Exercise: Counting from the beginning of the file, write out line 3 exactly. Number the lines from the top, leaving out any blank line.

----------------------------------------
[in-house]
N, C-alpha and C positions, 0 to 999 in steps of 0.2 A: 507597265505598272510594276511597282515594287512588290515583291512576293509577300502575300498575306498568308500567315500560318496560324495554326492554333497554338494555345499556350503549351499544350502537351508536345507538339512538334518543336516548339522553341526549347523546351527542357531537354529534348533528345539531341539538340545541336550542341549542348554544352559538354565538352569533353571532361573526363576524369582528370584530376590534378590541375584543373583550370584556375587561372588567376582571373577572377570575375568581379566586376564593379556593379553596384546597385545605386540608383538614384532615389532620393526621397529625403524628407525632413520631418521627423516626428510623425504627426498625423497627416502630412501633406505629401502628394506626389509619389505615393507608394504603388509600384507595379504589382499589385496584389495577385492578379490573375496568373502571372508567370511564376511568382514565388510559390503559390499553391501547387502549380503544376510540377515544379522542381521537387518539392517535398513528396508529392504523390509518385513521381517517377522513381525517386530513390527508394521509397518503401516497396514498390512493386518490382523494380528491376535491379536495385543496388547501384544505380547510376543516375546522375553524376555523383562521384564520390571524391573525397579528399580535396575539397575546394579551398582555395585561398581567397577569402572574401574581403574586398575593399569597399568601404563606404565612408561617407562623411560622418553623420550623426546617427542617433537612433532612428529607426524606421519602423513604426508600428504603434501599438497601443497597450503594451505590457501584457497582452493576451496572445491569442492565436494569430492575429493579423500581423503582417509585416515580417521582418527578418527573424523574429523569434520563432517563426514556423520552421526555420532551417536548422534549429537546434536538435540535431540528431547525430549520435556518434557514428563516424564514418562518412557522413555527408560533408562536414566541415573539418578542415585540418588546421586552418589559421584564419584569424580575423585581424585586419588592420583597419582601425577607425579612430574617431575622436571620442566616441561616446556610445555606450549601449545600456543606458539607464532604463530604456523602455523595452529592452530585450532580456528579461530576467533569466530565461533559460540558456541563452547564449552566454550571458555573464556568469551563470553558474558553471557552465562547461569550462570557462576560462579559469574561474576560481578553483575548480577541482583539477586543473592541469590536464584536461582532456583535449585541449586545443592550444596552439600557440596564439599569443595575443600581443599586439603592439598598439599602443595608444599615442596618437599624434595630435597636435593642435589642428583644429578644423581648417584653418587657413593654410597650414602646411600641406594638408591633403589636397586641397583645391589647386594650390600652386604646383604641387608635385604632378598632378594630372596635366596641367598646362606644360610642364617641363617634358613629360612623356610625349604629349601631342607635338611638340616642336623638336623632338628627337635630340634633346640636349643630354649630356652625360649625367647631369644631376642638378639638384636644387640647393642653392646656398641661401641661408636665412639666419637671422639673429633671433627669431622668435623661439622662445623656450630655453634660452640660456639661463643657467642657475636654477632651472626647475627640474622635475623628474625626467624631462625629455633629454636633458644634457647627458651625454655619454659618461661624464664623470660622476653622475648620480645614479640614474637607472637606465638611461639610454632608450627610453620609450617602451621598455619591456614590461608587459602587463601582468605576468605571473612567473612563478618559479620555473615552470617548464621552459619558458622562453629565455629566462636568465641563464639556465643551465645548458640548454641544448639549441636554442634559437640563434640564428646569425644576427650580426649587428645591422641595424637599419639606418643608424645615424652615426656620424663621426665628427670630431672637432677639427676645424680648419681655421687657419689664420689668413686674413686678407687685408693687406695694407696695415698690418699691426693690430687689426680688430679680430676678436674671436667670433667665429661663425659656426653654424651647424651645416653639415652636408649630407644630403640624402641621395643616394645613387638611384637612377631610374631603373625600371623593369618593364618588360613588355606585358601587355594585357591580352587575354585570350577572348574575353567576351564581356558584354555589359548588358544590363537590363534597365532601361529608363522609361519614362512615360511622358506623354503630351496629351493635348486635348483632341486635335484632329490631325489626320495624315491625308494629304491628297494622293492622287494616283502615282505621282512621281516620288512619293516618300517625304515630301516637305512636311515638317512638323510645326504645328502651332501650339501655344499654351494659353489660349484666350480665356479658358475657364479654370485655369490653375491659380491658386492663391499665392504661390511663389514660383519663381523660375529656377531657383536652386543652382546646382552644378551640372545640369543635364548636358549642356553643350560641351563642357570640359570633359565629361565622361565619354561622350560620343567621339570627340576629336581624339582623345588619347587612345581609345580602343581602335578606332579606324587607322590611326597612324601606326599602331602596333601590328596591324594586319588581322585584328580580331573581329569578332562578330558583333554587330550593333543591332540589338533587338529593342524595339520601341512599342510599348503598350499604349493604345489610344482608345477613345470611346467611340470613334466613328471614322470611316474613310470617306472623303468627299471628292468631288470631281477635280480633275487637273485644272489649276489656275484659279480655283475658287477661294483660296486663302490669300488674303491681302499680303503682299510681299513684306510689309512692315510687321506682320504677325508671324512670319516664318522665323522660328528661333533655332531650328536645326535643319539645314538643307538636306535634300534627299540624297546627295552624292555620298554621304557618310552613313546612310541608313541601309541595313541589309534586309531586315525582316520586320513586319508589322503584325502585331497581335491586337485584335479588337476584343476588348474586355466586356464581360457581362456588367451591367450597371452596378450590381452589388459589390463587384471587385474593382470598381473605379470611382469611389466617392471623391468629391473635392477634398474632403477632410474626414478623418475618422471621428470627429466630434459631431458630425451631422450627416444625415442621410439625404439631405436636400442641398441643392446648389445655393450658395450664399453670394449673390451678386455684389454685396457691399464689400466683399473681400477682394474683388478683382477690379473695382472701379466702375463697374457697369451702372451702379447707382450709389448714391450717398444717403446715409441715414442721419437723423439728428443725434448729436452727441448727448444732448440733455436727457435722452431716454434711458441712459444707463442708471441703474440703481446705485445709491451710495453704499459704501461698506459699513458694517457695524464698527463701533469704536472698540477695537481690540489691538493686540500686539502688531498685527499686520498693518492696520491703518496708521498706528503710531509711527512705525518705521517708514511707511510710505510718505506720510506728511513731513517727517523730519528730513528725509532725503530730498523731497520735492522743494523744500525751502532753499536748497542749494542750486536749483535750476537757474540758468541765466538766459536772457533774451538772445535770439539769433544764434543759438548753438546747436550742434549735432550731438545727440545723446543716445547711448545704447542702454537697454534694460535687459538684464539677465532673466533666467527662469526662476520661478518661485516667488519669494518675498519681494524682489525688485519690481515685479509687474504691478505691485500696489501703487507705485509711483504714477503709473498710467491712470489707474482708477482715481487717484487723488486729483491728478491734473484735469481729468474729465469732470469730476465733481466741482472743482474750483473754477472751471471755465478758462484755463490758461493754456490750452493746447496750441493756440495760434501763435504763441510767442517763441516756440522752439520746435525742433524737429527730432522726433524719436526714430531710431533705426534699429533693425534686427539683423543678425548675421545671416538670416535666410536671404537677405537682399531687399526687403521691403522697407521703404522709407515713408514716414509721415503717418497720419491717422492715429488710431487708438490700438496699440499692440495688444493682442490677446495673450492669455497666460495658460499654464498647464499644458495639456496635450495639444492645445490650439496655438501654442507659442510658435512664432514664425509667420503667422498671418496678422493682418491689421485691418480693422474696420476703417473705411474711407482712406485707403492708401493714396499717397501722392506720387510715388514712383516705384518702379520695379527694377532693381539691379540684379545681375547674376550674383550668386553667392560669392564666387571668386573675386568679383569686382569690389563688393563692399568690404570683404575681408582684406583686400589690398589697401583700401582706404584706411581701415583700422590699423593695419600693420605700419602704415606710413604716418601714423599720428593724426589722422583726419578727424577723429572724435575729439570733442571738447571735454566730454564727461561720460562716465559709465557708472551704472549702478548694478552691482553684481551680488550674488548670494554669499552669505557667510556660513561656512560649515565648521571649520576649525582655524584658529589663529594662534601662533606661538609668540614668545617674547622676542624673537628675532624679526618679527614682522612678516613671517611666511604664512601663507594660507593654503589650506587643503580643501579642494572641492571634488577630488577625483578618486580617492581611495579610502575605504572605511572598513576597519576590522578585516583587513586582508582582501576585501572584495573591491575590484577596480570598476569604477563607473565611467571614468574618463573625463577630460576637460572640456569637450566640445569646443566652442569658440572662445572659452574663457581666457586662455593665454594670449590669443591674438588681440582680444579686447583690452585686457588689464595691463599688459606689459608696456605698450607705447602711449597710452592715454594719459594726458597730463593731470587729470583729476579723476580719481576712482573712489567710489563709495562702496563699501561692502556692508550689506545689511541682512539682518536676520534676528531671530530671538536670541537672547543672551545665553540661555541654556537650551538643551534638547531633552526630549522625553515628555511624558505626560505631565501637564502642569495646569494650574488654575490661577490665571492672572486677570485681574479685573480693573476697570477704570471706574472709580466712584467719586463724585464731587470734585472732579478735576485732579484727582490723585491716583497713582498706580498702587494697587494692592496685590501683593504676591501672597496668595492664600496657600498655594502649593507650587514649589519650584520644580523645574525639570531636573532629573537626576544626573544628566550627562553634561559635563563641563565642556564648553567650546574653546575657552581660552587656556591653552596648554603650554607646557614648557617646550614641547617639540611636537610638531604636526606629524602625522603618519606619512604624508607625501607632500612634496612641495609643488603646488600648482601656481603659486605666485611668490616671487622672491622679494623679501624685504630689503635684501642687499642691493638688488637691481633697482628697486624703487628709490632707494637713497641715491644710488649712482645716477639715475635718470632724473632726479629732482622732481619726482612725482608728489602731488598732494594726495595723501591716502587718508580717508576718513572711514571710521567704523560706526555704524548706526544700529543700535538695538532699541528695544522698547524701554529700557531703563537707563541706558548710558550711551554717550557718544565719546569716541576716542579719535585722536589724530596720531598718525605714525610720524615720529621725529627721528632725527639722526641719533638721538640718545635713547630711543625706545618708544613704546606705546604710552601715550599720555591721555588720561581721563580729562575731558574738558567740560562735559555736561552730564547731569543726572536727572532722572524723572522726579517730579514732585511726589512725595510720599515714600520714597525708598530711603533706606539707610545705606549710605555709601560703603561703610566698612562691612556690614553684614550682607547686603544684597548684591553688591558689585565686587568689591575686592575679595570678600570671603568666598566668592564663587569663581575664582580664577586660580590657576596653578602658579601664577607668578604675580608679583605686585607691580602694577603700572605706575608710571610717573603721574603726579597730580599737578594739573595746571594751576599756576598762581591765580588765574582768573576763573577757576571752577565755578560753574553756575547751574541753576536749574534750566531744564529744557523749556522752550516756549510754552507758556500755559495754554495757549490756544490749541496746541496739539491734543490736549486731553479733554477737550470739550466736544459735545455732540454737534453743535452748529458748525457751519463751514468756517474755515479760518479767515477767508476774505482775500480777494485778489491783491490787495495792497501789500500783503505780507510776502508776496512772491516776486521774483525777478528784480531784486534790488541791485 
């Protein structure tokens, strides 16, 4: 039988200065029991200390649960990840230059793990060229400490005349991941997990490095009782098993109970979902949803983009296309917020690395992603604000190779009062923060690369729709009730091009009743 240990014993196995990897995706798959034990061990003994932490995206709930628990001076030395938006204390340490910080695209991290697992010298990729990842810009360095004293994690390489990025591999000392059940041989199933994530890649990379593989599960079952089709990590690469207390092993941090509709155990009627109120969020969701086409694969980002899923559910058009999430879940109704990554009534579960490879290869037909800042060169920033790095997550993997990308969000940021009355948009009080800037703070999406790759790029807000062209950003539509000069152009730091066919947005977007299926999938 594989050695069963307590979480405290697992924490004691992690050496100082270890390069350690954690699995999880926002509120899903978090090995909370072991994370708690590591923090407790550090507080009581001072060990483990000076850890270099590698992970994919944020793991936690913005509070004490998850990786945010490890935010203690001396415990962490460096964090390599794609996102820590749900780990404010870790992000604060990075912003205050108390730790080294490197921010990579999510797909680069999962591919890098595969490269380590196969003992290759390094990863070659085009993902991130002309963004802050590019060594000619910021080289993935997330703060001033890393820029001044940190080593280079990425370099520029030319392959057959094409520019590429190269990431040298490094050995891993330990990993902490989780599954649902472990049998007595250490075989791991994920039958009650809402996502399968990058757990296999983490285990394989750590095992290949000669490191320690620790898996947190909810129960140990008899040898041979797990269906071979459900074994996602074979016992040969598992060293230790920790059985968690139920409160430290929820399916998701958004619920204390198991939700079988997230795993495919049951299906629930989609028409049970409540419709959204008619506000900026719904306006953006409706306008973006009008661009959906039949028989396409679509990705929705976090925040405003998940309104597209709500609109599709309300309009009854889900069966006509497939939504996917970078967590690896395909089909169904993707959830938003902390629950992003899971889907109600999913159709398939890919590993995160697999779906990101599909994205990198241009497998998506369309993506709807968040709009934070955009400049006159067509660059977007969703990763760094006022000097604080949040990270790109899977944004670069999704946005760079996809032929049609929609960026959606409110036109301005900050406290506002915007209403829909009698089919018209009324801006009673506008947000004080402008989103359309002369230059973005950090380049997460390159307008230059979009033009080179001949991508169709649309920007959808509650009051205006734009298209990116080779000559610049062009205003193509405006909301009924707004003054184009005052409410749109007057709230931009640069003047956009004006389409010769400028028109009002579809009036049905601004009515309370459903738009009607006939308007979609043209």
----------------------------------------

């Protein structure tokens, strides 16, 4: 039988200065029991200390649960990840230059793990060229400490005349991941997990490095009782098993109970979902949803983009296309917020690395992603604000190779009062923060690369729709009730091009009743 240990014993196995990897995706798959034990061990003994932490995206709930628990001076030395938006204390340490910080695209991290697992010298990729990842810009360095004293994690390489990025591999000392059940041989199933994530890649990379593989599960079952089709990590690469207390092993941090509709155990009627109120969020969701086409694969980002899923559910058009999430879940109704990554009534579960490879290869037909800042060169920033790095997550993997990308969000940021009355948009009080800037703070999406790759790029807000062209950003539509000069152009730091066919947005977007299926999938 594989050695069963307590979480405290697992924490004691992690050496100082270890390069350690954690699995999880926002509120899903978090090995909370072991994370708690590591923090407790550090507080009581001072060990483990000076850890270099590698992970994919944020793991936690913005509070004490998850990786945010490890935010203690001396415990962490460096964090390599794609996102820590749900780990404010870790992000604060990075912003205050108390730790080294490197921010990579999510797909680069999962591919890098595969490269380590196969003992290759390094990863070659085009993902991130002309963004802050590019060594000619910021080289993935997330703060001033890393820029001044940190080593280079990425370099520029030319392959057959094409520019590429190269990431040298490094050995891993330990990993902490989780599954649902472990049998007595250490075989791991994920039958009650809402996502399968990058757990296999983490285990394989750590095992290949000669490191320690620790898996947190909810129960140990008899040898041979797990269906071979459900074994996602074979016992040969598992060293230790920790059985968690139920409160430290929820399916998701958004619920204390198991939700079988997230795993495919049951299906629930989609028409049970409540419709959204008619506000900026719904306006953006409706306008973006009008661009959906039949028989396409679509990705929705976090925040405003998940309104597209709500609109599709309300309009009854889900069966006509497939939504996917970078967590690896395909089909169904993707959830938003902390629950992003899971889907109600999913159709398939890919590993995160697999779906990101599909994205990198241009497998998506369309993506709807968040709009934070955009400049006159067509660059977007969703990763760094006022000097604080949040990270790109899977944004670069999704946005760079996809032929049609929609960026959606409110036109301005900050406290506002915007209403829909009698089919018209009324801006009673506008947000004080402008989103359309002369230059973005950090380049997460390159307008230059979009033009080179001949991508169709649309920007959808509650009051205006734009298209990116080779000559610049062009205003193509405006909301009924707004003054184009005052409410749109007057709230931009640069003047956009004006389409010769400028028109009002579809009036049905601004009515309370459903738009009607006939308007979609043209």